The star was said to be as an eagle flying and beating the air with his wings, and had within it the form and likeness of a young child, and above him the sign of a cross. In “Dives and Pauper”82 is the following account of it:—“Dives. What manner sterre was it than? Pauper. Some clerkes tellen that it was an angell in the lykenesse of a sterre, for the kynges hadde noo knowynge of angellys, but toke all hede to the sterre. Some saye that it was the same childe that lay in the oxe stalle whiche appered to the kynges in the lykenesse of a sterre, and son drewe theym and ledde theym soo to hym selfe in Bethleem. And therefore holy chirche syngeth and sayth, Jacebat in presepio et fulgebat in celo, he laye full lowe in the cratche and he shone full bryght aboue in heuen. But the comon sentence of the clerkes is, that it was a new sterre newely ordeyned of God to shewe the byrthe of Cryste. And anone as it had done the offyce that it was ordeyned for it tourned ayen to the mater that it come fro.”

The history of the thirty pence, or pieces of gold, is curious, and shews the ingenuity with which some of these legends were dovetailed together. They were first coined by Terah, the father of Abraham, and taken by the latter with him when he left the land of the Chaldees. He afterwards paid them away to Ephron, with the purchase money for the field and cave of Machpelah. The Ismaelites then, according to one account, paid them back as the price of Joseph when sold by his brethren; but we may imagine them to have been returned for some other purpose, if we choose, as the money paid for Joseph was only twenty pieces, according to the usual version of the Scriptures. There is an old poem, however, by Adam Davie, who wrote about the year 1312, wherein it is said,

Ffor thritti pens thei sold that childe,
    The seller highth Judas,
IÞo Ruben corn him and myssed bias
    Ffor ynow he was.

However, the money was afterwards paid to Joseph by his brethren for corn during the scarcity. On the death of Jacob, Joseph paid them away to the royal treasury of Sheba, for spices to embalm him. The celebrated Queen of Sheba, in after times, gave them to King Solomon with many other presents. In the time of Rehoboam, when the temple was spoiled by the King of Egypt, the King of Arabia accompanied him, and received these pieces of money in his share of the plunder. In this kingdom they remained until the time of Melchior, who, as we have before seen, offered them to our Saviour.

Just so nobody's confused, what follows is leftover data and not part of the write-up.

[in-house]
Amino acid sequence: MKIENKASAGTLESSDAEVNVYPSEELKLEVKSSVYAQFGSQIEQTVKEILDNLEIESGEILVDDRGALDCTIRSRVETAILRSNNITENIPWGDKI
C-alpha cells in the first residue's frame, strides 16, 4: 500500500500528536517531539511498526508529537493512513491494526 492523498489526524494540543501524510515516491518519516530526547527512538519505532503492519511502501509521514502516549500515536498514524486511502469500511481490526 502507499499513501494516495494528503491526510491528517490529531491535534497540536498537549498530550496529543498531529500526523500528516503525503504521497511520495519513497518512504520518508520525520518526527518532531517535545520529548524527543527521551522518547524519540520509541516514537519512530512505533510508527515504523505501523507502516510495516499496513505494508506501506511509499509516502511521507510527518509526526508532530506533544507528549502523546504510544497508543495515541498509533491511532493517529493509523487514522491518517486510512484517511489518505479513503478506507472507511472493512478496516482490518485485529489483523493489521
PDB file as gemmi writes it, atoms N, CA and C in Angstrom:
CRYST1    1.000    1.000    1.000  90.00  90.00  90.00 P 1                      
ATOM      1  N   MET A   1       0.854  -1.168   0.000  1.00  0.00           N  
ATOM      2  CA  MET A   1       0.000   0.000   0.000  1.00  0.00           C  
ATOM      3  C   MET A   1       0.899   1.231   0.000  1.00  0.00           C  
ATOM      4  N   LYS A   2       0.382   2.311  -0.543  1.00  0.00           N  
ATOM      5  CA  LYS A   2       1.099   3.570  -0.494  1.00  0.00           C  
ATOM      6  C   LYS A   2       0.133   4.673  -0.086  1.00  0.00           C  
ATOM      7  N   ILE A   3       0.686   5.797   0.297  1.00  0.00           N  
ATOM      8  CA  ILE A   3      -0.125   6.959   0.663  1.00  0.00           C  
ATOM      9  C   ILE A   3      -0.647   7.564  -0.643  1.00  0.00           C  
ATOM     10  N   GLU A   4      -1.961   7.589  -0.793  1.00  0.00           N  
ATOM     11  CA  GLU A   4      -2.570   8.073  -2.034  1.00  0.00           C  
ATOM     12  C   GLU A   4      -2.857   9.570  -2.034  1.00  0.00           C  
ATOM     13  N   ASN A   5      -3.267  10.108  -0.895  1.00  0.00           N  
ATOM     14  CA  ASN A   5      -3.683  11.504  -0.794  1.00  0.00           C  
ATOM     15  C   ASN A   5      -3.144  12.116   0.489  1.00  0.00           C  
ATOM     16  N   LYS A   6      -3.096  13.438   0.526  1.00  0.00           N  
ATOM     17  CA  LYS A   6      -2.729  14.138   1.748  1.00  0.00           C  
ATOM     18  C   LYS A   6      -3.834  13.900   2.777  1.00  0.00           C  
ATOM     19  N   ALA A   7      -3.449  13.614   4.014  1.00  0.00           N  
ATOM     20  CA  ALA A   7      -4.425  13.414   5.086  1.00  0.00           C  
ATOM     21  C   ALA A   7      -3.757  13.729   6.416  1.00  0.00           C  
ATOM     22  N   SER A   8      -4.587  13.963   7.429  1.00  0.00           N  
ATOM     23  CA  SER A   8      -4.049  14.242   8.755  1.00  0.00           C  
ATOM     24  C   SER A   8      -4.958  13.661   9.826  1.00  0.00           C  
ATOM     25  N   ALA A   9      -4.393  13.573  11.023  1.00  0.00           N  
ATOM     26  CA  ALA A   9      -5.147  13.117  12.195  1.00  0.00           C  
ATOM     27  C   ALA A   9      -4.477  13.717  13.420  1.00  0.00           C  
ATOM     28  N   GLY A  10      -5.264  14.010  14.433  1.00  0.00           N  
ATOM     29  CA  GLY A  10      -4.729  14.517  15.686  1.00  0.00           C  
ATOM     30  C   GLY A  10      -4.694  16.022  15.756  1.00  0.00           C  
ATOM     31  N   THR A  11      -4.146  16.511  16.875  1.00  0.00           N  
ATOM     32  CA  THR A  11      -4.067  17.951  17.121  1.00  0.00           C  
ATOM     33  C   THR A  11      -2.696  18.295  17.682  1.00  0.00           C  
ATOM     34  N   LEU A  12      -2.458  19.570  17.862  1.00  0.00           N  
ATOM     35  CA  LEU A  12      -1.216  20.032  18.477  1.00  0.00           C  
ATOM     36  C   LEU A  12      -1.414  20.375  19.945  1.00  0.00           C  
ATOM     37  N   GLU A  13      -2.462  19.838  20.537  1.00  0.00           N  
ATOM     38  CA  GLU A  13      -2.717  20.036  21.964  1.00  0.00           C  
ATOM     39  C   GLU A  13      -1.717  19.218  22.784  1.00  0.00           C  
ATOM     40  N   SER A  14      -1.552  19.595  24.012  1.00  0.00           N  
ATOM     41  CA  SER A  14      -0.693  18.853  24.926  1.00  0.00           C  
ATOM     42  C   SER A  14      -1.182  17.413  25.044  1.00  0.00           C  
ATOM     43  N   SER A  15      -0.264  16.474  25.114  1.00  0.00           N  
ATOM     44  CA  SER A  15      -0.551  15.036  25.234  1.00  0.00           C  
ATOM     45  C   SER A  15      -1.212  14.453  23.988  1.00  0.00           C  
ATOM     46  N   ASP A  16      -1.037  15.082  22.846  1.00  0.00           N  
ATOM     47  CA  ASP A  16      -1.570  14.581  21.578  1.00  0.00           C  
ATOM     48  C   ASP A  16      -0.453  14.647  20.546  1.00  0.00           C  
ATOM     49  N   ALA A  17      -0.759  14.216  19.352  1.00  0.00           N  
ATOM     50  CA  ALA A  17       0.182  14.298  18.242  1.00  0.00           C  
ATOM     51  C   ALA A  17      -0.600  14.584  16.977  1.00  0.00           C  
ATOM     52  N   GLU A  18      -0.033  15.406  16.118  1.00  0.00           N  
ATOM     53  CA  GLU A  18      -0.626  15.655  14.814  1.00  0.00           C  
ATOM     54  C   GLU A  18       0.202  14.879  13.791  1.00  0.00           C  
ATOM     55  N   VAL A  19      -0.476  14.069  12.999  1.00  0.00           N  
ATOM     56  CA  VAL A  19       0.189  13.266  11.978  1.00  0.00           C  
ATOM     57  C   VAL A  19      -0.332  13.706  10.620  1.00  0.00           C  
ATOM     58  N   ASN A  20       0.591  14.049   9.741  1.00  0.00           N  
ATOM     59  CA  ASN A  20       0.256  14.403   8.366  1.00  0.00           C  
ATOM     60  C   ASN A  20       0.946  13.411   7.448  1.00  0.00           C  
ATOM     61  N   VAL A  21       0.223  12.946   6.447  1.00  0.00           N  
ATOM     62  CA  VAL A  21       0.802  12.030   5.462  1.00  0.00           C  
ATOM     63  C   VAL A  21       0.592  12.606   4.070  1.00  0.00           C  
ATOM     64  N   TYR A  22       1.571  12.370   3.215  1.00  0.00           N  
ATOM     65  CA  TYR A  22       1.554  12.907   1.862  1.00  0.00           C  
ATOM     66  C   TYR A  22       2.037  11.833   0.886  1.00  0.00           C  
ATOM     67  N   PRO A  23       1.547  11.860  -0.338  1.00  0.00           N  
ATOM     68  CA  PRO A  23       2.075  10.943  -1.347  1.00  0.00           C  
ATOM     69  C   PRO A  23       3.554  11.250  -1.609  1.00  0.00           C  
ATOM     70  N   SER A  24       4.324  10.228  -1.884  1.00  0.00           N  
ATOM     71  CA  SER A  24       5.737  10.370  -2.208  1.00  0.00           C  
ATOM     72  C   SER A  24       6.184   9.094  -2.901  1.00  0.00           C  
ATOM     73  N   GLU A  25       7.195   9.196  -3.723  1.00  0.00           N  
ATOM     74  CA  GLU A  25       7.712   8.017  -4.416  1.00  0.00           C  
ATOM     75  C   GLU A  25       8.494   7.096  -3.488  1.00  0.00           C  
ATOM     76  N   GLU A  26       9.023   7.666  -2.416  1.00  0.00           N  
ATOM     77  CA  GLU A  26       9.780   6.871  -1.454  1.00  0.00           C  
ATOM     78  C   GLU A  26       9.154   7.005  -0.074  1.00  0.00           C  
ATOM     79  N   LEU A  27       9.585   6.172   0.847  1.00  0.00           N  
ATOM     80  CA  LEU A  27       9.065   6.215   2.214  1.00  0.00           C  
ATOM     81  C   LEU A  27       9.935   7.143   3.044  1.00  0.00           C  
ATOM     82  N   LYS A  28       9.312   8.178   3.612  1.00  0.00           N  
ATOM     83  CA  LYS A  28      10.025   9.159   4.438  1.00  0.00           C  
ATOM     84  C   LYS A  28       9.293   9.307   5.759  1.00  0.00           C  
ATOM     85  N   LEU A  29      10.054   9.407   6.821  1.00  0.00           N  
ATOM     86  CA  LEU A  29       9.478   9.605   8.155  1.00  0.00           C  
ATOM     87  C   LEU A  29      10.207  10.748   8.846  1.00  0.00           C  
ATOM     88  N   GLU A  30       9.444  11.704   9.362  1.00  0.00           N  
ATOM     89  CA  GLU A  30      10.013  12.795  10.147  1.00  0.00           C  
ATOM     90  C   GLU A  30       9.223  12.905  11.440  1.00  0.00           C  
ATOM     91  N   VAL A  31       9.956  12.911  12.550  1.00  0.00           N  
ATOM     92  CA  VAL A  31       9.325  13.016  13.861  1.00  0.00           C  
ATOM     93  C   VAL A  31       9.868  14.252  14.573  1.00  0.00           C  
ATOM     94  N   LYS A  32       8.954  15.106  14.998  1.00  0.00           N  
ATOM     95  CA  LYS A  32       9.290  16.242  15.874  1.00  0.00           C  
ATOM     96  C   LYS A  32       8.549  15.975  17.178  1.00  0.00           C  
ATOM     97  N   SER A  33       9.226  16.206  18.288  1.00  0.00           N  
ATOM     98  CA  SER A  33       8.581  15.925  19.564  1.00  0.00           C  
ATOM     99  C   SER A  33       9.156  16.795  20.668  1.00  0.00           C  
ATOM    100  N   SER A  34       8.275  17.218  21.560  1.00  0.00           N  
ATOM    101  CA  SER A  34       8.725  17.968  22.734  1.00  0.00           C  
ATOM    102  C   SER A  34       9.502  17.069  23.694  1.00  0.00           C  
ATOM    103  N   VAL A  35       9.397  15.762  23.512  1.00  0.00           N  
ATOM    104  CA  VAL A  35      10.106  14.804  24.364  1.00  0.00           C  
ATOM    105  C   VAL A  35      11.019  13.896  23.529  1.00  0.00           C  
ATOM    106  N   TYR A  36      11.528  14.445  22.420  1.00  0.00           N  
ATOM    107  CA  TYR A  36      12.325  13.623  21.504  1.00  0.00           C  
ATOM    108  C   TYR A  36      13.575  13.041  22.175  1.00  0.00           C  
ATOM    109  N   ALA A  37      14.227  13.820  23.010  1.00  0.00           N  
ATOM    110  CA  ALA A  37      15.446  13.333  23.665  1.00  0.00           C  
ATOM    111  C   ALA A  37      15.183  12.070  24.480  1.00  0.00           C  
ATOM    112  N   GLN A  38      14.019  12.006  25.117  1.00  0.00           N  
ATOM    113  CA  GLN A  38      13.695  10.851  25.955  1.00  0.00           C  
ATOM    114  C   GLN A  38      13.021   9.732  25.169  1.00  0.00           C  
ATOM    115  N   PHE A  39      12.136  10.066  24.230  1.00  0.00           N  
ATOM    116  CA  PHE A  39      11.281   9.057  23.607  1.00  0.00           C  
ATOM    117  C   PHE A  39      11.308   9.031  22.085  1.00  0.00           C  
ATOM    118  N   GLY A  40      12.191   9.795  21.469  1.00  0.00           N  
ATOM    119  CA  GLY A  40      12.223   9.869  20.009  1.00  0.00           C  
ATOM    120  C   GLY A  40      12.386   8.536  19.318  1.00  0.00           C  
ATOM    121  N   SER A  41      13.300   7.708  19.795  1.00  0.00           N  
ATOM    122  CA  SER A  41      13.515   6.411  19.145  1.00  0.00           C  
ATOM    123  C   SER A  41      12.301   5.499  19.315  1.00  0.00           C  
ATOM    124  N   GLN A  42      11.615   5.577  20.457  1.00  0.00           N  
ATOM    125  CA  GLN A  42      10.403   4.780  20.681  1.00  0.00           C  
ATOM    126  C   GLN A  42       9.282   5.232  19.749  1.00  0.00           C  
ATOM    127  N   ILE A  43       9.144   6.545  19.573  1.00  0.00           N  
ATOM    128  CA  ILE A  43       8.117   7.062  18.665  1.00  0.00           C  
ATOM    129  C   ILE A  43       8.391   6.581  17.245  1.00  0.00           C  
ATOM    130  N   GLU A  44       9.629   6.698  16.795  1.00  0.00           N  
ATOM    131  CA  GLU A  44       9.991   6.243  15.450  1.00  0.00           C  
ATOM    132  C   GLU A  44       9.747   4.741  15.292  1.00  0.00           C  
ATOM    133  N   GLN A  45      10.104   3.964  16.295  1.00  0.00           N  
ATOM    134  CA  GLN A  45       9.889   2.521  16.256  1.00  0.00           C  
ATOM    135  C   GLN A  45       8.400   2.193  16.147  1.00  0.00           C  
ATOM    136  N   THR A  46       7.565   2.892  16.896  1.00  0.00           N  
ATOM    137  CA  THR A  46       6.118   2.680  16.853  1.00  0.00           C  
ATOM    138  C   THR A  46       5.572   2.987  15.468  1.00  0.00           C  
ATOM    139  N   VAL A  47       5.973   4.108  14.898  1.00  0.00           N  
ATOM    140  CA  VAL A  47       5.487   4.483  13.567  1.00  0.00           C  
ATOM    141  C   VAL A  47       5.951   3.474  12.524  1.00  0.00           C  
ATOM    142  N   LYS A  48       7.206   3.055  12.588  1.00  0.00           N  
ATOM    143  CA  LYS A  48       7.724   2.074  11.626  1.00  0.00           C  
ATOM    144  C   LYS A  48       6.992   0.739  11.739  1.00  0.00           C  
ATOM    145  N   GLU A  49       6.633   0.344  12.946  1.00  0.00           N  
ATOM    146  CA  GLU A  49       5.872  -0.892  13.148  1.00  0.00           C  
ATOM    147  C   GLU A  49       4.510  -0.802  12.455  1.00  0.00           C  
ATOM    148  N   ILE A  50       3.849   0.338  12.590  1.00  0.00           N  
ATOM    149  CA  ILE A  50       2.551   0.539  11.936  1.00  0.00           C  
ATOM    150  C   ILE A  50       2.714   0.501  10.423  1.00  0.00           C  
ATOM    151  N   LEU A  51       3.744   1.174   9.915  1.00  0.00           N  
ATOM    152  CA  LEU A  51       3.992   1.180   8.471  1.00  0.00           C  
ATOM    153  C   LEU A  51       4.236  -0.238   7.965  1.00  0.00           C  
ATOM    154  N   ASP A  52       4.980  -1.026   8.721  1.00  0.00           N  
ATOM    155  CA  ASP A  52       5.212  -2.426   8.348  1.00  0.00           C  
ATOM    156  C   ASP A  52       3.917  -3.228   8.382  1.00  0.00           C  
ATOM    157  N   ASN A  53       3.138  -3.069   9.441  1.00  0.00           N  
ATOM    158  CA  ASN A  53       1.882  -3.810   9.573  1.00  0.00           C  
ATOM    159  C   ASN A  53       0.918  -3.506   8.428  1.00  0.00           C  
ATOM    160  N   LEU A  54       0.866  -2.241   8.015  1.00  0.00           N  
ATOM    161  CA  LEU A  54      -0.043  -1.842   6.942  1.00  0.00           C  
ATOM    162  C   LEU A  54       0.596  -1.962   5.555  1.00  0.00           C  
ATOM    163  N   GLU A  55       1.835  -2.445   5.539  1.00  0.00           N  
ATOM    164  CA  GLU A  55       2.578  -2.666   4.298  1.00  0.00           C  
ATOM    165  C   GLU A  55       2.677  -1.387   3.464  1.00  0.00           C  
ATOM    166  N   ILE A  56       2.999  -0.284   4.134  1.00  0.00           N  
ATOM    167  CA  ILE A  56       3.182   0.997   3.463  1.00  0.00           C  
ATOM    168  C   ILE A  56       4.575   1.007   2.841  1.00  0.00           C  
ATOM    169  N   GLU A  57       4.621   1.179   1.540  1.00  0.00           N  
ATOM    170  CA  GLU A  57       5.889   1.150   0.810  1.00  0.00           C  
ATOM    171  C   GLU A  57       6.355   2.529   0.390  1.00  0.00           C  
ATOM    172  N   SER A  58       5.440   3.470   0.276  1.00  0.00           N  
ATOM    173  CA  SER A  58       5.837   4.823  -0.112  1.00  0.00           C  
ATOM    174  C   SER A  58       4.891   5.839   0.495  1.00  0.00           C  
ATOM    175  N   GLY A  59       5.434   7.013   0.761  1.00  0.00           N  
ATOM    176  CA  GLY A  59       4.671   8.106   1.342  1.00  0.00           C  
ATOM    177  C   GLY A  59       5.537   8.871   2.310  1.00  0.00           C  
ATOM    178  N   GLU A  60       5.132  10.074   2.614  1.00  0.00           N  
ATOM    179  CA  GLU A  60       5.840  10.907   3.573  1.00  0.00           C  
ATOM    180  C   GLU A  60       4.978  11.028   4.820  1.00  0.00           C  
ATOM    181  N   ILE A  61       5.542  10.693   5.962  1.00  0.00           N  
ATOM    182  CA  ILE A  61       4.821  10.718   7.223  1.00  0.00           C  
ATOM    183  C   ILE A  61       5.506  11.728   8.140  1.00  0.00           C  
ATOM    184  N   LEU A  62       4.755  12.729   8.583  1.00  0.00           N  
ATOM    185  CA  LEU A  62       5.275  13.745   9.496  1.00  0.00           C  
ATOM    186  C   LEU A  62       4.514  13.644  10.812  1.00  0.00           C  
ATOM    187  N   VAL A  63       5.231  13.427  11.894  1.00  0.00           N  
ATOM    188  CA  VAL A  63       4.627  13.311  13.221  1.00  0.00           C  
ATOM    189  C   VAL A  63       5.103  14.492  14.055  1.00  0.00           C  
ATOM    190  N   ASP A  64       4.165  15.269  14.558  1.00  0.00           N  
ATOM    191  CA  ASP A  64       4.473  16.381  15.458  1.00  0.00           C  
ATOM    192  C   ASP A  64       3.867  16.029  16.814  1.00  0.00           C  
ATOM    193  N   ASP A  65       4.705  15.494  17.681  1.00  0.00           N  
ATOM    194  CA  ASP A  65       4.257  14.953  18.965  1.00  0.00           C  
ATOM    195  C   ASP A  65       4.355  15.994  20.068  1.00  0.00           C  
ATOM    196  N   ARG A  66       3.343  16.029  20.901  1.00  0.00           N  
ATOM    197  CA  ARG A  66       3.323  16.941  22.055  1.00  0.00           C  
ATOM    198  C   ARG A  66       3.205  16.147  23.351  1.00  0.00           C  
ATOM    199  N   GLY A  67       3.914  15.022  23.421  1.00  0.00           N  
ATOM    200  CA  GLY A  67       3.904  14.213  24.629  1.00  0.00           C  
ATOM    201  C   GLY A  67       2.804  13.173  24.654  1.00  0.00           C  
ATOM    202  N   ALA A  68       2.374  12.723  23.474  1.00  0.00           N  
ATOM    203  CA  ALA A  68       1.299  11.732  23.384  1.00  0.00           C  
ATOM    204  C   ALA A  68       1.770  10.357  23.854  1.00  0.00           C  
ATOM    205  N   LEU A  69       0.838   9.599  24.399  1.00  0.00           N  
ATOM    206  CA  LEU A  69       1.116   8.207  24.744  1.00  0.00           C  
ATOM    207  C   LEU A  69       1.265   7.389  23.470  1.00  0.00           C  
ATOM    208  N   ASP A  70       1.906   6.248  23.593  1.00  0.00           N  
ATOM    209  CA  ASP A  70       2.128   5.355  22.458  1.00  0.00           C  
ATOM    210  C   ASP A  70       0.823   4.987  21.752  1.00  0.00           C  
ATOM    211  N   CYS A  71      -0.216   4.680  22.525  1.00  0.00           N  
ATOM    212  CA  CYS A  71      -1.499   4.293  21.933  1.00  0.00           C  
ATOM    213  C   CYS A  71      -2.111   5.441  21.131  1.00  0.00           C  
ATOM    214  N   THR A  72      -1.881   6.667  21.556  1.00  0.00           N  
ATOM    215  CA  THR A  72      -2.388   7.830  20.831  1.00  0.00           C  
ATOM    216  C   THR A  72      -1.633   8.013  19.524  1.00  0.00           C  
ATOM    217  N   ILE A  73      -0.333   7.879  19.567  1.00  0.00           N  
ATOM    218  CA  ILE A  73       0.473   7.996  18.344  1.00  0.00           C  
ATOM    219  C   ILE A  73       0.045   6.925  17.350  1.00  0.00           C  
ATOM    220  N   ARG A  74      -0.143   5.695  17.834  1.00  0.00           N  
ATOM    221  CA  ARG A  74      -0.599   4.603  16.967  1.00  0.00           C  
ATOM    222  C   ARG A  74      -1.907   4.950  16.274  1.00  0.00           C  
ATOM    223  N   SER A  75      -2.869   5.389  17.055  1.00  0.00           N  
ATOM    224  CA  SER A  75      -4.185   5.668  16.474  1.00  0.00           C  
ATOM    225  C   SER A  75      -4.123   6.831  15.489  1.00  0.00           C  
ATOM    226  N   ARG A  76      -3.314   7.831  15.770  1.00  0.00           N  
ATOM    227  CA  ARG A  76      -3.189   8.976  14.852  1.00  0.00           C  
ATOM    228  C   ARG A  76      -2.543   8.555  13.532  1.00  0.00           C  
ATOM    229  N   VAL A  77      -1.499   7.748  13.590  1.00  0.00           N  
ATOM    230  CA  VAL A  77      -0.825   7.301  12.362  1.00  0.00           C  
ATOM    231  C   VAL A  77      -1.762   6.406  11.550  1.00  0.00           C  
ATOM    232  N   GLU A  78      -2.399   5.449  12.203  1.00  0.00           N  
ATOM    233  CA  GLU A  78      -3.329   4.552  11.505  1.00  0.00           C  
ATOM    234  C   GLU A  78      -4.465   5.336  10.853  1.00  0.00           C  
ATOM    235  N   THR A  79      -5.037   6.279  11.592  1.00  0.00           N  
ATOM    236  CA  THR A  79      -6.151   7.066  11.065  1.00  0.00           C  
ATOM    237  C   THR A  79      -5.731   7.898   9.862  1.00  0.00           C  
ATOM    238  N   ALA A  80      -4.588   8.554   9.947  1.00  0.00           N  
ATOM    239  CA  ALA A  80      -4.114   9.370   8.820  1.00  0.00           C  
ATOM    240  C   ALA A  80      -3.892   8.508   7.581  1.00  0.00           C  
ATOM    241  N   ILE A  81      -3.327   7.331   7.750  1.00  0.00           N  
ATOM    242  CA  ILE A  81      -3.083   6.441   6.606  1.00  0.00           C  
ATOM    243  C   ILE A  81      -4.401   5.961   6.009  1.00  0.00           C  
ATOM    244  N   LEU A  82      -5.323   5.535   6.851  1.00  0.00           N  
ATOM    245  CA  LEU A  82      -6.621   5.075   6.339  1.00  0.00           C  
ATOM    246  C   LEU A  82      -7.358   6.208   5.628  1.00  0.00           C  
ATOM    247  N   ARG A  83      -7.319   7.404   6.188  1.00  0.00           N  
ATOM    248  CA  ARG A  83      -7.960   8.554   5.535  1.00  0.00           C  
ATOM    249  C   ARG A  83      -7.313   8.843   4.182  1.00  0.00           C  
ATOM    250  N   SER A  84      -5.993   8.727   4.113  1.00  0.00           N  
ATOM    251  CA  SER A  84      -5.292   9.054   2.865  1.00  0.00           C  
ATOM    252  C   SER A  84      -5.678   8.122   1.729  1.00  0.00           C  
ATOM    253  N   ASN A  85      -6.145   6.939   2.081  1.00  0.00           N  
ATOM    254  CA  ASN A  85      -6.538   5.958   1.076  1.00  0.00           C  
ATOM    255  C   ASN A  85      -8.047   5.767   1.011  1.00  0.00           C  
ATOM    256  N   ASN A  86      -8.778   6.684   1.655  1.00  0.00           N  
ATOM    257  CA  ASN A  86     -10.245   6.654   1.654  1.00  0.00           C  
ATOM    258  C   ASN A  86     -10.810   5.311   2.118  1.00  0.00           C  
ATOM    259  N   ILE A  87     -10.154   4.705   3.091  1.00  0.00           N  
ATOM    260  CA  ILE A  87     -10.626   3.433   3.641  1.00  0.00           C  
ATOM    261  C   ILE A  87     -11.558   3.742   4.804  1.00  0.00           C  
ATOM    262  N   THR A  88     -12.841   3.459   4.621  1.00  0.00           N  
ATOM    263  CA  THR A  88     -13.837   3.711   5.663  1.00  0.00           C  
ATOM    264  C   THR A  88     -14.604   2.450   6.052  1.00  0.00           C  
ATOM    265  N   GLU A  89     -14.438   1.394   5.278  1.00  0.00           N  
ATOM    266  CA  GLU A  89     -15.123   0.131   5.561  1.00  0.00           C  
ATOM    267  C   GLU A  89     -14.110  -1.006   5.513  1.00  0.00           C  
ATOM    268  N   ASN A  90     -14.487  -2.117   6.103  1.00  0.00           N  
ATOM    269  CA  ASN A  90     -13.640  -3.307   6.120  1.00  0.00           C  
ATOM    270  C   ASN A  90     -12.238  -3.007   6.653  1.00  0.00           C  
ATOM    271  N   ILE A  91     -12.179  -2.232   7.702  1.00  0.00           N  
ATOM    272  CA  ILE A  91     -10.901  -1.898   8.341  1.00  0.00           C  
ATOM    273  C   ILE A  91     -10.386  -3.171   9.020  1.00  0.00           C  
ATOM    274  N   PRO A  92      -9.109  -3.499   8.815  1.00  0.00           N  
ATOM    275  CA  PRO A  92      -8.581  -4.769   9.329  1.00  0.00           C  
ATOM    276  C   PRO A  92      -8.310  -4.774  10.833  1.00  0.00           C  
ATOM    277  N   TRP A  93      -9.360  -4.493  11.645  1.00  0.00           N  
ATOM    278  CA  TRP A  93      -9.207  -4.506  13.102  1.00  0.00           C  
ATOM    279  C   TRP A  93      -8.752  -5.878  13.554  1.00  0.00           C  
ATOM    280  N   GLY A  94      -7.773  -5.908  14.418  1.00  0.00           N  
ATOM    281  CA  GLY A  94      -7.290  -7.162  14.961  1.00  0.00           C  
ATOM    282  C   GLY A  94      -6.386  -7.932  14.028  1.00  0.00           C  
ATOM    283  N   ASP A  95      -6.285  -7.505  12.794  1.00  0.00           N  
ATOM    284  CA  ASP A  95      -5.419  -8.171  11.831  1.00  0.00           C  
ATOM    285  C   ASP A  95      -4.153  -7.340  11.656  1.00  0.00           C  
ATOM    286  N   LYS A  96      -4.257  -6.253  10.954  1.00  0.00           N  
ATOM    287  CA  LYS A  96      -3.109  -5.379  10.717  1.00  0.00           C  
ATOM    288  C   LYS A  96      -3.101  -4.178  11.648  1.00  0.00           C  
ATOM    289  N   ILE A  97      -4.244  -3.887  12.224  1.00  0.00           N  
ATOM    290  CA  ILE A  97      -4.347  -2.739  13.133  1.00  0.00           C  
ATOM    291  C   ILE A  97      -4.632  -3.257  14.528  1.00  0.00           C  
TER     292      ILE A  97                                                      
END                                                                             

Their history after the presentation to Christ, is not less singular. On the flight into Egypt, they were lost by the Virgin Mary, and found by a shepherd, who preserved them for many years, when, being afflicted by some disease incurable by mortal aid alone, he applied to our Saviour, who healed him, and he then made his oblation at the altar of these thirty pence. They were subsequently paid by the priests to Judas in reward for his perfidy, and when he, smitten with remorse, returned them and hung himself, the chief priests applied fifteen of them for the purchase of the potter’s field, and with the remaining fifteen they bribed the soldiers who guarded the sepulchre to say that the disciples came by night and stole the body of our Saviour. After this they were dispersed, and all traces of them lost. They were made of the purest gold, the term pieces of silver made use of in some parts of the Scripture in reference to them, being merely a common or generic name for money, as the word argent is now sometimes used in France. On one side was a king’s head crowned, and on the other some unintelligible Chaldaic characters; they were said to have been of the value of three forms each.

The three kings were baptized in their old age by St. Thomas, and on their deaths their bodies were taken to Constantinople by the Empress Helena, from thence they were subsequently removed to Milan, and afterwards carried to Cologne in the time of Reinaldus, Archbishop of that place, whence they are commonly called the Three Kings of Cologne. Their virtues did not end with their lives, as their bones were supposed to possess valuable healing properties. Their names written on parchment and hung about the patient’s neck, were considered to be preservatives from the falling sickness and madness: a simple remedy, but requiring much faith to be mixed with it.

The following charm was found in the purse of Jackson, a celebrated smuggler, convicted of murder in 1749: in his case it however did not prove effectual; as he died struck with horror just after being measured for his irons—

Sancti Tres Reges
Gaspar, Melchior, Belthazar,
Orate pro nobis, none et in hora
Mortis nostr

Ces billets ont touché aux trois têtes de S. S. Rois à Cologne.

Ils sont pour des voyageurs, contre les malheurs de chemins, maux de tête, mal caduque, fièvres, sacellerie, toute sorte de malefice, et mort subite.”

They were also made use of as terms of adjuration. Diccon, in “Gammer Gurton’s Needle,” swears by the “Three Kings of Kullain.”

One John Aprilius, when he was hanged, implored their assistance; and in consequence, when he was cut down, after having been suspended for three days, he was found to be yet alive. He thereupon went to Cologne half naked, with his halter about his neck, to return thanks.84